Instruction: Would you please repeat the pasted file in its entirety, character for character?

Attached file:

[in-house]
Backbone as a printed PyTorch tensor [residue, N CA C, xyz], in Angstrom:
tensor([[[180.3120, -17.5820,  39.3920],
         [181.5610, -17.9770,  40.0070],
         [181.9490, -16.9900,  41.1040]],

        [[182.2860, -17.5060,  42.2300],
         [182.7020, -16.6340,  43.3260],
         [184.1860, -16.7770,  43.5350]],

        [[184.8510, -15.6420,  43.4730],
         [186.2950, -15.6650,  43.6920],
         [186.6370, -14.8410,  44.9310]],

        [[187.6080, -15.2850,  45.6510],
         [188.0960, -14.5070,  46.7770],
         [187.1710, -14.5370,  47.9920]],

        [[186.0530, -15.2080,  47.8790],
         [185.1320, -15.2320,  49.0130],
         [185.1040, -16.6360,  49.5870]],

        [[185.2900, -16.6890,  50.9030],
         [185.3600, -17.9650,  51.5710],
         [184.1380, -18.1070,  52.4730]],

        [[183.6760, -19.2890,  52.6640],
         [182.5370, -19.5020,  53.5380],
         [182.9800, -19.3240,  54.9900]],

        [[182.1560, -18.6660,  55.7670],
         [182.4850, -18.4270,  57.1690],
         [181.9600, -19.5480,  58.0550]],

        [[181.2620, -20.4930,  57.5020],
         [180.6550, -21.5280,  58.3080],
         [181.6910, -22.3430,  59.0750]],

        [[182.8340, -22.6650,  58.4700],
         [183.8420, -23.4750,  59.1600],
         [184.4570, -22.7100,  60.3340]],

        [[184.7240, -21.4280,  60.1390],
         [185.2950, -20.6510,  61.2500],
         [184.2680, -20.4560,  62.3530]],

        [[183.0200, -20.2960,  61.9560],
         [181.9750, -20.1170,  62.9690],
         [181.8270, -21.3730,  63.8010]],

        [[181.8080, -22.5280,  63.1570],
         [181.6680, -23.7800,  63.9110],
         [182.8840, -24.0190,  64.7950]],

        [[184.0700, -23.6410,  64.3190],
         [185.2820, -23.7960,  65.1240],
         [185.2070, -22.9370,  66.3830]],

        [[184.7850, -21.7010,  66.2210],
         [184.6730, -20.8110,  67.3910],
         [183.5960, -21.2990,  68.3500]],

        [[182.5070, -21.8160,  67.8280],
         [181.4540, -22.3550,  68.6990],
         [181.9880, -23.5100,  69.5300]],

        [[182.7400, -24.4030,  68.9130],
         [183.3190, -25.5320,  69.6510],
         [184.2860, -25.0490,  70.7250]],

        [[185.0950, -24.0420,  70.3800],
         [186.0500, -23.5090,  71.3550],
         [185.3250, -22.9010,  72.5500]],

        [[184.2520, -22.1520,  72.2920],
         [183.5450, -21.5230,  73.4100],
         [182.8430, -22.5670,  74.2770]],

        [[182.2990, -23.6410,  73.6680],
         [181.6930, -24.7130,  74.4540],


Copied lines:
[in-house]
Backbone as a printed PyTorch tensor [residue, N CA C, xyz], in Angstrom:
tensor([[[180.3120, -17.5820,  39.3920],
         [181.5610, -17.9770,  40.0070],
         [181.9490, -16.9900,  41.1040]],

        [[182.2860, -17.5060,  42.2300],
         [182.7020, -16.6340,  43.3260],
         [184.1860, -16.7770,  43.5350]],

        [[184.8510, -15.6420,  43.4730],
         [186.2950, -15.6650,  43.6920],
         [186.6370, -14.8410,  44.9310]],

        [[187.6080, -15.2850,  45.6510],
         [188.0960, -14.5070,  46.7770],
         [187.1710, -14.5370,  47.9920]],

        [[186.0530, -15.2080,  47.8790],
         [185.1320, -15.2320,  49.0130],
         [185.1040, -16.6360,  49.5870]],

        [[185.2900, -16.6890,  50.9030],
         [185.3600, -17.9650,  51.5710],
         [184.1380, -18.1070,  52.4730]],

        [[183.6760, -19.2890,  52.6640],
         [182.5370, -19.5020,  53.5380],
         [182.9800, -19.3240,  54.9900]],

        [[182.1560, -18.6660,  55.7670],
         [182.4850, -18.4270,  57.1690],
         [181.9600, -19.5480,  58.0550]],

        [[181.2620, -20.4930,  57.5020],
         [180.6550, -21.5280,  58.3080],
         [181.6910, -22.3430,  59.0750]],

        [[182.8340, -22.6650,  58.4700],
         [183.8420, -23.4750,  59.1600],
         [184.4570, -22.7100,  60.3340]],

        [[184.7240, -21.4280,  60.1390],
         [185.2950, -20.6510,  61.2500],
         [184.2680, -20.4560,  62.3530]],

        [[183.0200, -20.2960,  61.9560],
         [181.9750, -20.1170,  62.9690],
         [181.8270, -21.3730,  63.8010]],

        [[181.8080, -22.5280,  63.1570],
         [181.6680, -23.7800,  63.9110],
         [182.8840, -24.0190,  64.7950]],

        [[184.0700, -23.6410,  64.3190],
         [185.2820, -23.7960,  65.1240],
         [185.2070, -22.9370,  66.3830]],

        [[184.7850, -21.7010,  66.2210],
         [184.6730, -20.8110,  67.3910],
         [183.5960, -21.2990,  68.3500]],

        [[182.5070, -21.8160,  67.8280],
         [181.4540, -22.3550,  68.6990],
         [181.9880, -23.5100,  69.5300]],

        [[182.7400, -24.4030,  68.9130],
         [183.3190, -25.5320,  69.6510],
         [184.2860, -25.0490,  70.7250]],

        [[185.0950, -24.0420,  70.3800],
         [186.0500, -23.5090,  71.3550],
         [185.3250, -22.9010,  72.5500]],

        [[184.2520, -22.1520,  72.2920],
         [183.5450, -21.5230,  73.4100],
         [182.8430, -22.5670,  74.2770]],

        [[182.2990, -23.6410,  73.6680],
         [181.6930, -24.7130,  74.4540],